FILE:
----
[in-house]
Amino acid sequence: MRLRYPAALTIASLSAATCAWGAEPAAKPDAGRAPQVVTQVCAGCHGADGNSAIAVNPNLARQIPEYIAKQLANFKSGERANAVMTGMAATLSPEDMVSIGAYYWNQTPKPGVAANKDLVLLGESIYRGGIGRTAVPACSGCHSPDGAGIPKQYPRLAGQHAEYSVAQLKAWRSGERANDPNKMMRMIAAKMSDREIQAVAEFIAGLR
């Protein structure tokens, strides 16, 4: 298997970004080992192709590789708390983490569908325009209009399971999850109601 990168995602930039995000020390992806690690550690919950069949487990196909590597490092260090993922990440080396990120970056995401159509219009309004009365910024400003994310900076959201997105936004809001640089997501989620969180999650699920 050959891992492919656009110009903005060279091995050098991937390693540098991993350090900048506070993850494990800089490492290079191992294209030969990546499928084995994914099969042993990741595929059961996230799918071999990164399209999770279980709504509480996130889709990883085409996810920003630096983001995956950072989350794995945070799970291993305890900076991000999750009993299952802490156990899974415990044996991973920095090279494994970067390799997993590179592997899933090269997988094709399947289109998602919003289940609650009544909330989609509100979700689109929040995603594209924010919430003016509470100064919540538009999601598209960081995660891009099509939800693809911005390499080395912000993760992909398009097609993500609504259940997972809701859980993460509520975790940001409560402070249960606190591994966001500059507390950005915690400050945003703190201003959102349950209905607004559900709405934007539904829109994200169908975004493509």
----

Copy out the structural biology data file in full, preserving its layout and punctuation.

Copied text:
[in-house]
Amino acid sequence: MRLRYPAALTIASLSAATCAWGAEPAAKPDAGRAPQVVTQVCAGCHGADGNSAIAVNPNLARQIPEYIAKQLANFKSGERANAVMTGMAATLSPEDMVSIGAYYWNQTPKPGVAANKDLVLLGESIYRGGIGRTAVPACSGCHSPDGAGIPKQYPRLAGQHAEYSVAQLKAWRSGERANDPNKMMRMIAAKMSDREIQAVAEFIAGLR
């Protein structure tokens, strides 16, 4: 298997970004080992192709590789708390983490569908325009209009399971999850109601 990168995602930039995000020390992806690690550690919950069949487990196909590597490092260090993922990440080396990120970056995401159509219009309004009365910024400003994310900076959201997105936004809001640089997501989620969180999650699920 050959891992492919656009110009903005060279091995050098991937390693540098991993350090900048506070993850494990800089490492290079191992294209030969990546499928084995994914099969042993990741595929059961996230799918071999990164399209999770279980709504509480996130889709990883085409996810920003630096983001995956950072989350794995945070799970291993305890900076991000999750009993299952802490156990899974415990044996991973920095090279494994970067390799997993590179592997899933090269997988094709399947289109998602919003289940609650009544909330989609509100979700689109929040995603594209924010919430003016509470100064919540538009999601598209960081995660891009099509939800693809911005390499080395912000993760992909398009097609993500609504259940997972809701859980993460509520975790940001409560402070249960606190591994966001500059507390950005915690400050945003703190201003959102349950209905607004559900709405934007539904829109994200169908975004493509």